Death.

This blog is here because as I told Yan Wei I have outgrown a phase in life, and since blogs should be representative of stages in your life, I have thus moved.

The first inkling I got of what was to be the closest I have contemplated death was an abrupt light-headedness, to which I responded by immediately diving into bed and shutting my eyes tightly. All my lights were still on; my unwashed plate of sauce sat on my table like a patient waiting outside a doctor’s clinic; my teeth chafed uncomfortably against my mouth without the minty signal to sleep; my computer, with its various conversations hanging, was the most pertinent obstacle.

I am being melodramatic of course, with regards to the contemplation of death. ‘Closest’ is a relative term– relative to my complete lack of serious thought when it comes to such a subject.

At first ebb of dizziness I hurriedly typed off an abrupt goodbye to all my MSN companions, before locking the door and switching off the lights. Back to my stiff meditative position– back ramrod straight against my bed, eyelids plastered over the pockets of my eyes as if darkness would save me from this landlocked swerving ship. “I am on land I am on land I am on land,” I chanted to my skeptical brain which had already dissociated itself with whatever connections it had with the physical world even as my neck held on desperately to it. Even photographic evidence of my firmly rooted self would not be enough for it at that point of time. Not that I could have opened my eyes to look at it.

For the next two hours I would strive to keep the noodles I just devoured where it belonged– in my stomach. Preferably it should move on to its next step of its journey which I call the fun slide down wonderland, but apparently without the direction of my alcohol-free hangover brain it found itself more inclined towards travelling upwards instead. Which, as everyone knows, is not how you are supposed to enjoy a slide.

Do you know how the world can spin even in complete darkness? I suppose you do, you probably enjoy roller coaster rides a lot more than I do. What I say is, it shouldn’t happen. My philosophy principles say that if a tree falls in a forest without anyone witnessing it it did not happen. Similarly, if I do not witness the world spinning, as evidently I cannot being blind to the world, the world cannot be spinning.

Apparently the laws I follow in life have failed.

Here comes the contemplation of death: a brief melodramatic image of me, dead in my room and undiscovered until… well, until the next night when my parents knock down the door with their bare knuckles in search of their missing daughter.

Now is the time I turn to religion. Yes, I turned to religion. Death has a way of doing that– making you try every method regardless of the approval of your rational mind. Which as I have mentioned thinks it is no longer attached to my body. Which might be why this approval was unnecessary.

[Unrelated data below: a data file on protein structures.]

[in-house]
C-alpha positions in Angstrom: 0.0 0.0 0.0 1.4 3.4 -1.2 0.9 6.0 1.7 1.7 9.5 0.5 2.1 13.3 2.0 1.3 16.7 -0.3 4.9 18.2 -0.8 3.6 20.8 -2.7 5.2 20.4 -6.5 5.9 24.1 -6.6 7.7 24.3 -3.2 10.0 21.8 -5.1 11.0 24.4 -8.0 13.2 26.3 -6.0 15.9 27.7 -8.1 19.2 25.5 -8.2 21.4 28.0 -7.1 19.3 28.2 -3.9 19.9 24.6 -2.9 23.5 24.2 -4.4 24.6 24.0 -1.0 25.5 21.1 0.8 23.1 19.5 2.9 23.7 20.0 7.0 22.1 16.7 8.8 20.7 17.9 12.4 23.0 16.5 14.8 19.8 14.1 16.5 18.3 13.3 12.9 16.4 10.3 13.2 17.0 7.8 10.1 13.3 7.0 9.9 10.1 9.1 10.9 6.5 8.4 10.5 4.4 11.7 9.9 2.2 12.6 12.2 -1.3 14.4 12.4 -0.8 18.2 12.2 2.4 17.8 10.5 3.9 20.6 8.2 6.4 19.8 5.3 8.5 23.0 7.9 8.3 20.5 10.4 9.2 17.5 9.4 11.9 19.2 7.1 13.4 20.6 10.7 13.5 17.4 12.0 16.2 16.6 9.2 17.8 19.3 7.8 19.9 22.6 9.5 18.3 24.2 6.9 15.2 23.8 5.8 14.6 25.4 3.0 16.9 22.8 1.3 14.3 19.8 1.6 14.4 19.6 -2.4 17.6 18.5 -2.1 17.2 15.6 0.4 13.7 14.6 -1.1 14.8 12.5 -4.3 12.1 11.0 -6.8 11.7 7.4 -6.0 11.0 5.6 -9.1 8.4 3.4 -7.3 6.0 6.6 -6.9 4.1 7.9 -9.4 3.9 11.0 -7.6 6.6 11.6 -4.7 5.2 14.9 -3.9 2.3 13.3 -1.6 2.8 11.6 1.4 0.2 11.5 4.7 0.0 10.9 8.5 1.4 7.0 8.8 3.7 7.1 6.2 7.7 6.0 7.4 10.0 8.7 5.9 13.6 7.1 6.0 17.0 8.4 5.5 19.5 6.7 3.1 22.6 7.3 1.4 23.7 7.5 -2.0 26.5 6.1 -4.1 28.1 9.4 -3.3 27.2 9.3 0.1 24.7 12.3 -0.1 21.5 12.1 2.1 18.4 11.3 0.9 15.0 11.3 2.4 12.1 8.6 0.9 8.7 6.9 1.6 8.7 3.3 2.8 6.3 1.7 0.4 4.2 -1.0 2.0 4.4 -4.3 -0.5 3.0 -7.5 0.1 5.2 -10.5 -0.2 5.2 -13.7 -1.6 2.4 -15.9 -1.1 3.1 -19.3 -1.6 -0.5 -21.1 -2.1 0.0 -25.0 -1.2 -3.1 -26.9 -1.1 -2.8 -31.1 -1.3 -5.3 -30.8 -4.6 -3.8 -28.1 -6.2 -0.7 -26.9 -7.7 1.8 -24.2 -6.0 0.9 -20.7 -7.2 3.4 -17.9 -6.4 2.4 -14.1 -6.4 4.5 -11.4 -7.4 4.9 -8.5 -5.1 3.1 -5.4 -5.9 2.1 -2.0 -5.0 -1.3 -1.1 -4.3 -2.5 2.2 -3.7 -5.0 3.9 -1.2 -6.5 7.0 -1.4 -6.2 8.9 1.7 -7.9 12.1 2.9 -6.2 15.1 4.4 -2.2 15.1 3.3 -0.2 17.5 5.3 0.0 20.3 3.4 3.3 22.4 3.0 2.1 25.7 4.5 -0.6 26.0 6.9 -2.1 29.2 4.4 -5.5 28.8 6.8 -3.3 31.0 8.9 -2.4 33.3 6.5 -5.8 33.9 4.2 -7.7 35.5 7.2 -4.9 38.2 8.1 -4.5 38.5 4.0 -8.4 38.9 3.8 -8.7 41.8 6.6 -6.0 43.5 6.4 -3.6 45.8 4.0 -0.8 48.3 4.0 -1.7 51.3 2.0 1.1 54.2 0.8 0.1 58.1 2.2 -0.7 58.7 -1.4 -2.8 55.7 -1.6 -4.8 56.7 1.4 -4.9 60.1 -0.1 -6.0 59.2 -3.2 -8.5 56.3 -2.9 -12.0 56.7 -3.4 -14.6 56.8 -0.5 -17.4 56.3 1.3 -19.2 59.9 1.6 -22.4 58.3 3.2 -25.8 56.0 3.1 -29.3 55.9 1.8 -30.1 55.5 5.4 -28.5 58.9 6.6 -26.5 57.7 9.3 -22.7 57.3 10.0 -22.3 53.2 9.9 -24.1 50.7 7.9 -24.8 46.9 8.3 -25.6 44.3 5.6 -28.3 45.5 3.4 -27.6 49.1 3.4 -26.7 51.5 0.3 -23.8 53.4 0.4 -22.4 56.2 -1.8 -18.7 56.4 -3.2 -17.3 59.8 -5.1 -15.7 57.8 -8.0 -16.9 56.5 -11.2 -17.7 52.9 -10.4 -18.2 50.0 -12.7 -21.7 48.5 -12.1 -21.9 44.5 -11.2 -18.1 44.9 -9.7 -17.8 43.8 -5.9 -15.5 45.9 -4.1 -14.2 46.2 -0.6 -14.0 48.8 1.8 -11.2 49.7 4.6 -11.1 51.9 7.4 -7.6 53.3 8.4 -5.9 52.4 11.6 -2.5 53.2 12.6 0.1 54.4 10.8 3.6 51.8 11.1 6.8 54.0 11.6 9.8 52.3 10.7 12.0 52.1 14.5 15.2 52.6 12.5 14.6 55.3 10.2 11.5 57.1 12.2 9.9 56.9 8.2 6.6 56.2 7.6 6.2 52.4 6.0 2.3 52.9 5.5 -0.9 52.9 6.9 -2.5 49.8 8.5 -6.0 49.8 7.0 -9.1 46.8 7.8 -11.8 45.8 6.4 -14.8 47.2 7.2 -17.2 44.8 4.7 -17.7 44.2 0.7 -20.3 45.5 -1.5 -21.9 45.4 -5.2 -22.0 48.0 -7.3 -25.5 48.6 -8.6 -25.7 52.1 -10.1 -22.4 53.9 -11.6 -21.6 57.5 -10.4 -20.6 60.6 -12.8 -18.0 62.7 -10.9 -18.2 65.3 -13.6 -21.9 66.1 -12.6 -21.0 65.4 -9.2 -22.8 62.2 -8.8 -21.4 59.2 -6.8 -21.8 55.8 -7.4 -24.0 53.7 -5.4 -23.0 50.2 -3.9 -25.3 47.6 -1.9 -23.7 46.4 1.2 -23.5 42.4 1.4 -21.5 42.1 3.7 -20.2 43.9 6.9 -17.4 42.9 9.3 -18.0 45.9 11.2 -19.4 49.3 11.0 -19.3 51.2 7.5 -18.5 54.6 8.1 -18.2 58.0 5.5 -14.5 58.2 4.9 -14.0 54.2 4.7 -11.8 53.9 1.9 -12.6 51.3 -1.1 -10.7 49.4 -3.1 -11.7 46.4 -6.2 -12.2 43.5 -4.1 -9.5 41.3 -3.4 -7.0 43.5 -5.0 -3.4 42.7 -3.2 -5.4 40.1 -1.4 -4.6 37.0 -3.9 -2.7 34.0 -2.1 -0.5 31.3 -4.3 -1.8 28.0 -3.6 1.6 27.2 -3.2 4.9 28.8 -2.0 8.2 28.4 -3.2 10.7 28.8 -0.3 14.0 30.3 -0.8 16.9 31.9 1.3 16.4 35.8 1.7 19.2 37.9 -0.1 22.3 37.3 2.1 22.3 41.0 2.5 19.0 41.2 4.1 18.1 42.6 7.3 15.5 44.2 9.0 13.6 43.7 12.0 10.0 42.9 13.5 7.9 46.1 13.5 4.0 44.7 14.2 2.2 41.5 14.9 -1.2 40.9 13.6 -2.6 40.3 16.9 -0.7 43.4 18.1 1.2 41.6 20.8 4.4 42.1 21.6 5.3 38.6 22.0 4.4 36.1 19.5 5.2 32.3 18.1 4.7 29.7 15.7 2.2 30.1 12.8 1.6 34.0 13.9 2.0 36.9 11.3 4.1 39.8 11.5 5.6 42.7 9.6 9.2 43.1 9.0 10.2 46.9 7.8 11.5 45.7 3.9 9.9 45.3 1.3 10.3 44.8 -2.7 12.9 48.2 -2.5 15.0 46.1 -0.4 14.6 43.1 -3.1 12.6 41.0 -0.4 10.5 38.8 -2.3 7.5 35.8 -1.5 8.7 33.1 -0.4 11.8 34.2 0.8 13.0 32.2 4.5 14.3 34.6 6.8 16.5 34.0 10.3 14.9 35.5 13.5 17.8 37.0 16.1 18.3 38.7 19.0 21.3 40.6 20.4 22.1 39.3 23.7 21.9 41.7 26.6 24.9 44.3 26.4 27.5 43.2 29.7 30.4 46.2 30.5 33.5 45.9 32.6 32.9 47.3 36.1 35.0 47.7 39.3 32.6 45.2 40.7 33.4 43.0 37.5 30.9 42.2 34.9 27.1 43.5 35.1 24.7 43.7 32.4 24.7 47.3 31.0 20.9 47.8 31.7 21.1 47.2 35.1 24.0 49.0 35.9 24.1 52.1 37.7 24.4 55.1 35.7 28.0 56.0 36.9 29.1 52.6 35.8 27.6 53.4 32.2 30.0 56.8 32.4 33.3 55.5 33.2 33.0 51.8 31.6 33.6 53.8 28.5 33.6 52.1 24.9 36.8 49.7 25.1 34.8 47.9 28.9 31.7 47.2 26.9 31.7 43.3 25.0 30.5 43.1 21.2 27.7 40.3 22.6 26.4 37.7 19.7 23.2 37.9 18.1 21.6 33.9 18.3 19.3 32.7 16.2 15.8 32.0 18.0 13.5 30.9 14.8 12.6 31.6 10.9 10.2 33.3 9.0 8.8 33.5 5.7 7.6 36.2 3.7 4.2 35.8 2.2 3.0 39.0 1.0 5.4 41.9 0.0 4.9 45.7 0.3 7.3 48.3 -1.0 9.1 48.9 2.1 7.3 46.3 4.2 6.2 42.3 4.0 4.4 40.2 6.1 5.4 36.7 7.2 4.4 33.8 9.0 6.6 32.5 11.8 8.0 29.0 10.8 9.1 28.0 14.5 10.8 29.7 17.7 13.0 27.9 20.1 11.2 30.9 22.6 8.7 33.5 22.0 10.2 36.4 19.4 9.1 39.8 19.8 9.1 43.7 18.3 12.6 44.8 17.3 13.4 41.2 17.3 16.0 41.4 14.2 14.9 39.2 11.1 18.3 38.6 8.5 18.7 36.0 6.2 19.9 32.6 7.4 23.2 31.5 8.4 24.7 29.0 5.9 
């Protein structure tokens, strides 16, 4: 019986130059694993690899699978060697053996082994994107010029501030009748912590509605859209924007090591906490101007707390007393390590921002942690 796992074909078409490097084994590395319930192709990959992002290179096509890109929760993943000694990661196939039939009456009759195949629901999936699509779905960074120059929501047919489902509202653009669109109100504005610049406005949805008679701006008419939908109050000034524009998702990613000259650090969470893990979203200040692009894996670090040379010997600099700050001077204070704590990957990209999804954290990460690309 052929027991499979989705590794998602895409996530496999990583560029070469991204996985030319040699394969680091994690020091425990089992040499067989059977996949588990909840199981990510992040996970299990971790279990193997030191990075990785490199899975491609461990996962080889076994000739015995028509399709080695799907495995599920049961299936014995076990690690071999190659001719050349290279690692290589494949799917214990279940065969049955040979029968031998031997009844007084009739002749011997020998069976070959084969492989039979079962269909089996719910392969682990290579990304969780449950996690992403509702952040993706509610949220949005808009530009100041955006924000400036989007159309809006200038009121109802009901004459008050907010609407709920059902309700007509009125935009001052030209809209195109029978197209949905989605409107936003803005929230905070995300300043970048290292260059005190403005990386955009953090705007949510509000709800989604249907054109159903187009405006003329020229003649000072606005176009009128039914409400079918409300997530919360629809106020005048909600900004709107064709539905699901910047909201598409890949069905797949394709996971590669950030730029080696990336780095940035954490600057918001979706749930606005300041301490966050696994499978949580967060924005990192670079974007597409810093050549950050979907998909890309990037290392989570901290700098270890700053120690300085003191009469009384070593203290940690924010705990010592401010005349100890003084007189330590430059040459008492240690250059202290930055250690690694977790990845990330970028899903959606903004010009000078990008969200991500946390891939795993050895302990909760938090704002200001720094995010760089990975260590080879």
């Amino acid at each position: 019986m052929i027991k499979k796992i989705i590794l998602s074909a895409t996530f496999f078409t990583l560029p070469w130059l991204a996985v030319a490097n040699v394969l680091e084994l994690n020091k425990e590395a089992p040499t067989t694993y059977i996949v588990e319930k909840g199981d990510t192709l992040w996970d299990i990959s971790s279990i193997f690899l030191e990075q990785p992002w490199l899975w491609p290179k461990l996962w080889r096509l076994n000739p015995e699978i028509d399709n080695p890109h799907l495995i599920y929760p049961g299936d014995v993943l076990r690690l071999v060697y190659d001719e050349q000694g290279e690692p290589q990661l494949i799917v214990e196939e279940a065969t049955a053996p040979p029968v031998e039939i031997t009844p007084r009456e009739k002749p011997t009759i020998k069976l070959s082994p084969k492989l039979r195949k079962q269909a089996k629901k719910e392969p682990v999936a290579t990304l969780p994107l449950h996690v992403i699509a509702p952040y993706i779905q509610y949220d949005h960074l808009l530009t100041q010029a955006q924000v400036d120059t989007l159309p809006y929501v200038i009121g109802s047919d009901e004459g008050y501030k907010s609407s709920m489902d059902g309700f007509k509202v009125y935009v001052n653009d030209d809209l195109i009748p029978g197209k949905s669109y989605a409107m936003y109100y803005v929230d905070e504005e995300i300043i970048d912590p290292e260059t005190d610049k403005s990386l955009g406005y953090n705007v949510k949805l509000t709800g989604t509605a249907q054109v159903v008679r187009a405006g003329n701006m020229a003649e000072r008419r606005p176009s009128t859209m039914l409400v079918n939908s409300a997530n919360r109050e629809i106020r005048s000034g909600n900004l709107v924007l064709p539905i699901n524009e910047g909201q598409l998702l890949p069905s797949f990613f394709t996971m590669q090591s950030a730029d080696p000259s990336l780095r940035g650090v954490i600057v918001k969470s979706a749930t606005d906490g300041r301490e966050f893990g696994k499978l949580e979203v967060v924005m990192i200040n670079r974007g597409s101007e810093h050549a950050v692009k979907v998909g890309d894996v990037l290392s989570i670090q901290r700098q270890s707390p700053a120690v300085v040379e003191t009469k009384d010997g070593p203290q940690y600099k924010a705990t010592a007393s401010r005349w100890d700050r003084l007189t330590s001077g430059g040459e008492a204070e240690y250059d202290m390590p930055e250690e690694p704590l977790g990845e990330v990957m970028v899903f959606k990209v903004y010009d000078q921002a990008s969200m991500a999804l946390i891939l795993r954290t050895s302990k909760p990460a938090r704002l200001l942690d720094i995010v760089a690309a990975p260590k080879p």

Death is a sobering thought.

Although I cannot claim to have gained much progress in terms of thinking about this inert state of non-life, being that my life did not flash past my eyes, I did not think about all the things I still have not done, and the closest thing I thought about relating to life was the imminent CS2100 test and how I would definitely not like missing it. I am, obviously, a pragmatic person not given to fancy flights of imagination. Imagination? What’s that? The place my brain is in? Is that why I feel like I am about to–

And there you have it, the inevitable barf.

I was hoping to avoid cleaning my room floor by holding it in. That was my greatest concern. The next being that damn, am I going to be too hungry to sleep next?

Now that the inevitable has happened, there is a sense of relief. Not just physically, but the relief that comes from the end of worrying and the start of knowing, in this case being “Now I have to mop the floor after it has gone past a month of dust and dirt.”

I sat, spent, beside my piece of art on the floor. I am ashamed to say I did not think of naming the piece of art and taking a photo of it for installation art purposes before I cleaned it up the next day. On a serious note, I missed having people around me terribly. Even if they weren’t with me physically, I missed having a voice to complain to. Weakly, I reached out for my phone and put a call across to my sister. It was 2am in the morning. It rang three times. The dial halted abruptly in the middle.

So much for my comforting voice option one at two am in the morning.

I sent an enigmatic “im seasick” to Hai Wei and spent the next ten minutes trying to stay still in my sitting position, my head lying gently on the surface of the bed. The shakes were still there in the earthquake’s aftermath, but the decreasing intensity of shocks made life better. My head, at least, returned from the realm of the unknown and groaned its way back in. Gradually, I fell asleep with my desk light on, and stayed that way until the first rays of sunshine streamed in at seven.

So, I heard a barf a day makes the fats go away? But what about a barf at night?

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